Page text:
Long-Term Insurance, Short Term Confusion
Advisers say demand for cheaper policies rises as deadline for new state mandate draws closer
Virginia ThomasJuly 29th, 2021
Some long-term care insurance providers here say Washington state has placed them in a confusing and financially risky position with the impending implementation of the Long-Term Services and Supports Trust Program, also known as the WA Cares Fund.
Individuals who wish to avoid paying the tax can attest to ESD that they purchased long-term care insurance prior to Nov. 1, 2021. However, people who have opted out of the state policy can’t opt in at a later date, and must prove their exemption status to all future employers.
Jennifer Hanson, legal counsel with Associated Industries of the Inland Northwest, says employees can apply for the exemption for through the ESD between Oct. 1, 2021 and Dec. 31, 2022.
“It’s a one-time opportunity to be grandfathered out of the program,” Hanson says. “Once that window closes, it’s closed.”
In April, Gov. Jay Inslee signed into effect the Long-Term Services and Supports Trust Act, which created a mandatory, public, state-run long-term care insurance program for workers. Beginning Jan. 1, 2022, Washington employers must withhold a 0.58% payroll tax—with no cap on the income its levied against—and send those payments to the state each quarter. The state Employment Security Department will deposit the funds in a trust for each participating person until they qualify for the benefit. Benefits can be administered through the state beginning Jan. 1, 2025.
Long-term care insurance provides coverage for at least 12 consecutive months to an insured person if they experience a debilitating, prolonged illness or disability.
The WA Cares Fund will provide up to $36,500, or $100 a day, for services and supports to those who qualify for long-term care, including in-home care, assisted living facility stays, memory care, transportation, adaptive equipment, and respite for family caregivers.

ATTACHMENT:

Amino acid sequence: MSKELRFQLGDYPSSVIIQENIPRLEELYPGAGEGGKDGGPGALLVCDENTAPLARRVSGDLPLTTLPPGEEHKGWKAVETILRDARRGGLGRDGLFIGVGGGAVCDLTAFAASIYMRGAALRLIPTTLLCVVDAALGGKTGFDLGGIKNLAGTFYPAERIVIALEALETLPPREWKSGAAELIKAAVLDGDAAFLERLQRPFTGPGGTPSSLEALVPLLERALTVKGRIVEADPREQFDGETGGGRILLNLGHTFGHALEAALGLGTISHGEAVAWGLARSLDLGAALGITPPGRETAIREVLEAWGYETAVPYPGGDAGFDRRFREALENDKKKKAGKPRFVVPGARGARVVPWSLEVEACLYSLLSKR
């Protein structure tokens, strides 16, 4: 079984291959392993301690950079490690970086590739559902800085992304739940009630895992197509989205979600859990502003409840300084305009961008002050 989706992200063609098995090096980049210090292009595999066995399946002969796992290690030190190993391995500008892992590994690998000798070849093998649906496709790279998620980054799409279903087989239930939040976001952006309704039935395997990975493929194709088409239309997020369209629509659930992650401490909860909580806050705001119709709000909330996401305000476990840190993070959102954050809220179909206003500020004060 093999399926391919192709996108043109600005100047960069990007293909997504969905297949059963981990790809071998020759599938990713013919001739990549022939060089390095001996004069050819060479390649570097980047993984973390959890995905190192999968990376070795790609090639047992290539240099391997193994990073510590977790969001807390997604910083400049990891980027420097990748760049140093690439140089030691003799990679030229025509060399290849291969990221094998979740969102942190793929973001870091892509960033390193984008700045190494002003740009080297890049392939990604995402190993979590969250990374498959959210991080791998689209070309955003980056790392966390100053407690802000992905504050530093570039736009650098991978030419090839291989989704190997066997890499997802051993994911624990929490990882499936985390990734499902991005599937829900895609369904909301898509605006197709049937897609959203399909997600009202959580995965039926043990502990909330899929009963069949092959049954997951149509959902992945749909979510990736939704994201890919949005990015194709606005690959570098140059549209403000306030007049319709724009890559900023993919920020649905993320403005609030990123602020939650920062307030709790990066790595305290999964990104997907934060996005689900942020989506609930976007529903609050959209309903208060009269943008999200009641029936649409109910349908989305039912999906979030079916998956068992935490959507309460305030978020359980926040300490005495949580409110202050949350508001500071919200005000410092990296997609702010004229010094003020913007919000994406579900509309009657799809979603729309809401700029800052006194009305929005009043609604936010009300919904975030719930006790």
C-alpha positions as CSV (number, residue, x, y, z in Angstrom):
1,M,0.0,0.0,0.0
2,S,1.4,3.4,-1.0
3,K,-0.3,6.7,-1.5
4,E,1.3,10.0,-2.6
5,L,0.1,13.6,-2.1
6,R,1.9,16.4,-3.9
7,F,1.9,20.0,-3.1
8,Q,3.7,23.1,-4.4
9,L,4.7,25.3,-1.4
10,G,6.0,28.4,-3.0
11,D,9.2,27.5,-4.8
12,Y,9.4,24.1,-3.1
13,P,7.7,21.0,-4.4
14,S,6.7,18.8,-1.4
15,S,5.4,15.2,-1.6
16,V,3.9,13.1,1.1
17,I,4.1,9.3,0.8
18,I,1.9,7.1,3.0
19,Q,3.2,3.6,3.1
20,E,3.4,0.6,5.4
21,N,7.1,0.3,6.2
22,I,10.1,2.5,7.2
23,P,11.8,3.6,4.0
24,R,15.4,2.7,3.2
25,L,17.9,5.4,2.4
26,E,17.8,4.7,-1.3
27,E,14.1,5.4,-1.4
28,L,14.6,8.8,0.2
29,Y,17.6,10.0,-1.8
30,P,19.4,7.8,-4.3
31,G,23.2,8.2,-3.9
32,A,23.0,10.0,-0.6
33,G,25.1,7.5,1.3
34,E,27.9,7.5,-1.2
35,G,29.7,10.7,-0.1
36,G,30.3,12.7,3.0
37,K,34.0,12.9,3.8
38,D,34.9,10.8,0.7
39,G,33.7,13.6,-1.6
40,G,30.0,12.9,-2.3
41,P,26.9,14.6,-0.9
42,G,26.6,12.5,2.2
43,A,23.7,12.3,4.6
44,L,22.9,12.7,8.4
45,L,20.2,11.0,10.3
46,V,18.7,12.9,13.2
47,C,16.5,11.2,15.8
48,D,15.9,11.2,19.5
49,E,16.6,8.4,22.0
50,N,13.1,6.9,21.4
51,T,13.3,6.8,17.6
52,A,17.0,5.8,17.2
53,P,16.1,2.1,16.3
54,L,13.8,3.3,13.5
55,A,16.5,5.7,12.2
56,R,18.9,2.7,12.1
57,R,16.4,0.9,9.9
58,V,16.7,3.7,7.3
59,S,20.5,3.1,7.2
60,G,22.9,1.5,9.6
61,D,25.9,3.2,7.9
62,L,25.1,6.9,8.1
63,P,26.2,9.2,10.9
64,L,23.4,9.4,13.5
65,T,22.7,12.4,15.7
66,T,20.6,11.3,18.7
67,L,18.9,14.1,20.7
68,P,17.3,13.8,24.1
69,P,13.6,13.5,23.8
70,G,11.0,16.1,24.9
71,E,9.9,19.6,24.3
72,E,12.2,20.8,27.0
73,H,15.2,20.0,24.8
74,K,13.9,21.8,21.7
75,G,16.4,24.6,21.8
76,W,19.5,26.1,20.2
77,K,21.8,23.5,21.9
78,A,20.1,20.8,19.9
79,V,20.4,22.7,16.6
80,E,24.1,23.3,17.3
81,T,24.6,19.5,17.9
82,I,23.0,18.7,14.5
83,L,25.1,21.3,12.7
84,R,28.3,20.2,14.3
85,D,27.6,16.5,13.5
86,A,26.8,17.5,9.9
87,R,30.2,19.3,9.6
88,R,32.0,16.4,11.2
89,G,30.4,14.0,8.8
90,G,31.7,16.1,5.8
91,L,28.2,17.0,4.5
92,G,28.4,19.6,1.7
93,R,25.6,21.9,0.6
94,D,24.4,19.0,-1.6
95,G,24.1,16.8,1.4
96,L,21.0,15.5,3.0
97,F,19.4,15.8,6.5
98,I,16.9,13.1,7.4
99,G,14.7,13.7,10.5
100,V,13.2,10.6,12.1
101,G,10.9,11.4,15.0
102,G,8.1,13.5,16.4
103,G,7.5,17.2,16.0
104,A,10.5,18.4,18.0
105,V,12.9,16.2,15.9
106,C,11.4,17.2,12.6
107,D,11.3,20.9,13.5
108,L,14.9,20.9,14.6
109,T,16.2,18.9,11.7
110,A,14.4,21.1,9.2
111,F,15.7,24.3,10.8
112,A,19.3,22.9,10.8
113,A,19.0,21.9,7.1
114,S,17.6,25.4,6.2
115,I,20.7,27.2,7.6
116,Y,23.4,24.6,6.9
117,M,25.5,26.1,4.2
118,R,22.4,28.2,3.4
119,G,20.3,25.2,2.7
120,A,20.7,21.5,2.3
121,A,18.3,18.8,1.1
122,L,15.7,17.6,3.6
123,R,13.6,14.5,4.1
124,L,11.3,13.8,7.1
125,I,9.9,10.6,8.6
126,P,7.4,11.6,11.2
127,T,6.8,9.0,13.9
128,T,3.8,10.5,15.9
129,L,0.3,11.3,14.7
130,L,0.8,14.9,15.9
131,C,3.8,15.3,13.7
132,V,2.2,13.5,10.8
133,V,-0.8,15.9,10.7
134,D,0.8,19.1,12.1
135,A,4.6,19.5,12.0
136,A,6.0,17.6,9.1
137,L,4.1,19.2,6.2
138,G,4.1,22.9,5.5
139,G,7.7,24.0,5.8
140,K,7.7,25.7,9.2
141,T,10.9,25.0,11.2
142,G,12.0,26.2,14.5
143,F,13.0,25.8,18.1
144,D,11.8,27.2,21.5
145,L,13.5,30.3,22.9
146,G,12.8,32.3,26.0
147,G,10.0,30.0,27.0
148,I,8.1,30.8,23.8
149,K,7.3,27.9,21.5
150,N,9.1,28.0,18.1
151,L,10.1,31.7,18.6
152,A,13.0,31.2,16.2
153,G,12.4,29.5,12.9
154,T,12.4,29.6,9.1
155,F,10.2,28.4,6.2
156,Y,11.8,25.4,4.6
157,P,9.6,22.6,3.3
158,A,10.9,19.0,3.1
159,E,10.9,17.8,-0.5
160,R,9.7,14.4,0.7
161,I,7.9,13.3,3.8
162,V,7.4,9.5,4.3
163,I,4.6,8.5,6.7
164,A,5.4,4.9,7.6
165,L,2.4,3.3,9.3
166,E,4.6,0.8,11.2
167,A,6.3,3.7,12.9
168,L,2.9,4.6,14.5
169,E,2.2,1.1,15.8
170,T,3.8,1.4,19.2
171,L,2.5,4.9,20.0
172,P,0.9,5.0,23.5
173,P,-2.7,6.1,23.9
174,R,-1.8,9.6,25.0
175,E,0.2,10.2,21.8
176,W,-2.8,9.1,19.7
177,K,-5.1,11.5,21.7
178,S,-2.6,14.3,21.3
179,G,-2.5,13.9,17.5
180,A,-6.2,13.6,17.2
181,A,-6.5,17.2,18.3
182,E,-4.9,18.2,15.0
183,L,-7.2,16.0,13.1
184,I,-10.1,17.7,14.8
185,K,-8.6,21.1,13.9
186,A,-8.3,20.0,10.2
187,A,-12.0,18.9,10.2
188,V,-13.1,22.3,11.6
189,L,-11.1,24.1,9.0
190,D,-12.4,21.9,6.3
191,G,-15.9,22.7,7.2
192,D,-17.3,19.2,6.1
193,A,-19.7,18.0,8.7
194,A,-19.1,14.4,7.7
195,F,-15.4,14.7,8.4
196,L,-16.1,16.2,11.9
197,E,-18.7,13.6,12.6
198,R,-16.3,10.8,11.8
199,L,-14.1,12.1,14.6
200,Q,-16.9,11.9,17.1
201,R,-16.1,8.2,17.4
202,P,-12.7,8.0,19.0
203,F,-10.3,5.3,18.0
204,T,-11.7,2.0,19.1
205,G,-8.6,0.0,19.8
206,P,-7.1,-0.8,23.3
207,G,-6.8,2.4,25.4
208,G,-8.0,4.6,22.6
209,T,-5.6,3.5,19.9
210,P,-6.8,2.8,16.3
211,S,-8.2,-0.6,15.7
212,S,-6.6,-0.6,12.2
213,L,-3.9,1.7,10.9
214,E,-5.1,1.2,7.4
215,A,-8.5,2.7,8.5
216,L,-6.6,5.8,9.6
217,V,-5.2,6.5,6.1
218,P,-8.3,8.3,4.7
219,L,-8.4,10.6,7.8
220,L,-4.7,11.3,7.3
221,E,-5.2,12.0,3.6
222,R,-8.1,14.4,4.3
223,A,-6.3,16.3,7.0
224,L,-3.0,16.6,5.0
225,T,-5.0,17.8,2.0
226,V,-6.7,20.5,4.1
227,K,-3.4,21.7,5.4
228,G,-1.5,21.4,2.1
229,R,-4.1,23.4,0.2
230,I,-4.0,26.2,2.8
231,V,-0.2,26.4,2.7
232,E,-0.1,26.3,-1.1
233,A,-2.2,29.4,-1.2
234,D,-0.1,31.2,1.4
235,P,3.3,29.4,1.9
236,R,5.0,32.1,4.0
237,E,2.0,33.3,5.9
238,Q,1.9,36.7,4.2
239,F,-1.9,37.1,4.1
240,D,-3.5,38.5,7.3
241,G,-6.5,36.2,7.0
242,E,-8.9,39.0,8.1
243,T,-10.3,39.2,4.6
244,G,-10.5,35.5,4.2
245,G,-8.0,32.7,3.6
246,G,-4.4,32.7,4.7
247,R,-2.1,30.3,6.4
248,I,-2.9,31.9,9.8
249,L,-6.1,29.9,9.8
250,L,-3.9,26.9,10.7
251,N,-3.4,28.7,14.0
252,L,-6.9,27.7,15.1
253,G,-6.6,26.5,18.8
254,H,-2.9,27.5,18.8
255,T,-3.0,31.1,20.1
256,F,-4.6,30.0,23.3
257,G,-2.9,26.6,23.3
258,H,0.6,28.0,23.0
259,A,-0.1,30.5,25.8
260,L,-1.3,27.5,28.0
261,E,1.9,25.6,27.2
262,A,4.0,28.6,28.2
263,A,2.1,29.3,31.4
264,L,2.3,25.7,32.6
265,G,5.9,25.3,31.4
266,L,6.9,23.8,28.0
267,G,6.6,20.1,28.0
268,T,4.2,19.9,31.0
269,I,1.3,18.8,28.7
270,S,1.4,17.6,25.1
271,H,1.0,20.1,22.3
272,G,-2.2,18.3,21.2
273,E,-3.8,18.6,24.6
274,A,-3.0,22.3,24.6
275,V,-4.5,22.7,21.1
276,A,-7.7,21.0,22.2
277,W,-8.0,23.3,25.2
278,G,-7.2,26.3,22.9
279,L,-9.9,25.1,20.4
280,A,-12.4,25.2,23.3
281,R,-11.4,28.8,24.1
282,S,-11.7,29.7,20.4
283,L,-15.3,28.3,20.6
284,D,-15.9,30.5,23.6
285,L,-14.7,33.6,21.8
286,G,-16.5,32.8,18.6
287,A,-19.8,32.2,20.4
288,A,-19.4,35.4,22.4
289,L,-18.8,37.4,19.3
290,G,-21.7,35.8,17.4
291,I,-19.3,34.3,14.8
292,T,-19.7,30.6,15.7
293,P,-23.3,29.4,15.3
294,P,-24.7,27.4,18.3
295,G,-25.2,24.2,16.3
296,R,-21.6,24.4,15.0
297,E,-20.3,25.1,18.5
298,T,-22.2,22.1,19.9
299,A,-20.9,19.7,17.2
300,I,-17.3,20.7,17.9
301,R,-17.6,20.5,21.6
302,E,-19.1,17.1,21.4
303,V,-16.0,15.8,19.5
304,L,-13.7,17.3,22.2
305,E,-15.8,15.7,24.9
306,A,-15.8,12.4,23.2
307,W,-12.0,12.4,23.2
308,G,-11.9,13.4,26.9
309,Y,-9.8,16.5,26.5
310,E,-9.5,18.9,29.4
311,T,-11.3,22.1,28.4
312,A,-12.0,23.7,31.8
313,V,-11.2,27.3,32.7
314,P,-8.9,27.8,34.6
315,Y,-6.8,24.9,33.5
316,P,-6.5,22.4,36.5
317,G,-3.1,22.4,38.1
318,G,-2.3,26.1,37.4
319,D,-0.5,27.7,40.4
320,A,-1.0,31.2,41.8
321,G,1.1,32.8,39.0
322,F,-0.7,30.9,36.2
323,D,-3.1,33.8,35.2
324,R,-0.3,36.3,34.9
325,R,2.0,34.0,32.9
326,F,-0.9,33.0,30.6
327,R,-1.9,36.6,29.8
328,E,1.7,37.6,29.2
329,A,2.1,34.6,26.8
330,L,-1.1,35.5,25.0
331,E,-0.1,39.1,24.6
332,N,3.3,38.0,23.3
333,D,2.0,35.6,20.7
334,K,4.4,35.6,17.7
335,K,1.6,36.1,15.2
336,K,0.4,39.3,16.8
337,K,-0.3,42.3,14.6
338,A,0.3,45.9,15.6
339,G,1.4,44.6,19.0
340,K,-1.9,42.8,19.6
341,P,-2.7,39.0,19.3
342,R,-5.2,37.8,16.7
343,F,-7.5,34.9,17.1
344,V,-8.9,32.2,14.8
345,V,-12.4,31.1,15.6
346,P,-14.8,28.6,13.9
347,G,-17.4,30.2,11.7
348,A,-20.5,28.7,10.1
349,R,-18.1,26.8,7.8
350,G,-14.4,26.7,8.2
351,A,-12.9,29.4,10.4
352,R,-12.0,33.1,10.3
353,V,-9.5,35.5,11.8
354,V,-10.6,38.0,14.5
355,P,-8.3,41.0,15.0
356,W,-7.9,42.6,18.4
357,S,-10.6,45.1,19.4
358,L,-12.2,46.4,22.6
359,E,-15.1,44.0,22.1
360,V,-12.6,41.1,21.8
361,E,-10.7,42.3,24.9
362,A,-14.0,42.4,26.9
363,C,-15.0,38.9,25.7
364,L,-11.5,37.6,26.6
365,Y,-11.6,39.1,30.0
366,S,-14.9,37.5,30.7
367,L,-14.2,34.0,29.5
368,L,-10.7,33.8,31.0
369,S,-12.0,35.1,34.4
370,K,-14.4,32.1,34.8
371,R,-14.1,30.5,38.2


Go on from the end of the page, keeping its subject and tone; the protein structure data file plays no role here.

David Wolf, president and owner of Spokane-based insurance agency Wolf & Associates Inc., says the state has created issues for the long-term care insurance industry.
“This law has created a dynamic where people are buying insurance not for planning purposes, as they’re intended to be used, but for tax avoidance purposes,” Wolf says.
Long-term care insurance carriers are “swamped” with demand, he says, but managing the increased underwriting workload means issuing all the new policies before the November cutoff will be a mammoth undertaking.
“Because of those constrictions, we’re beginning to see carriers stop taking applications between now and November, which means options for consumers are disappearing quickly,” Wolf says.
Long-term insurance carriers have seen a significant increase in demand for smaller, cheaper policies, he says.
“The average size of the product being purchased right now is really small, because a lot of consumers are looking for the minimum plan to opt out of a tax,” Wolf says. “On top of that, there’s long-term concern that carriers might not even make a profit in this state, because there’s some lack of clarity from the state on whether people will be required to keep the products.”
Wolf says some long-term insurance carriers have stopped offering products in Washington state due to these concerns.
“Other carriers are likely to use the underwriting timeline as a convenient excuse to exit,” Wolf says.
According to Fidelity Investments Inc., long-term care services can run the gamut of cost. In 2019, Fidelity says the median annual cost for an adult day health care facility was $19,500, while a stay in a private room at a nursing home was $102,000.
Jim Alexander, a financial adviser with the Spokane Valley office of Mutual of Omaha, says the state’s plan is good for low-income earners.
“If you’re making $20,000 or $40,000 a year, yeah, it’s a good value. It’s good enough, because you can’t afford to pay for long-term care,” Alexander says.
Wolf says many high-income earners have bought a private long-term insurance policy in order to avoid the payroll tax because the tax is income based and doesn’t have a cap.
The end result is that much of the taxpayer base intended to support the program has already left the tax pool and can’t return, Wolf says.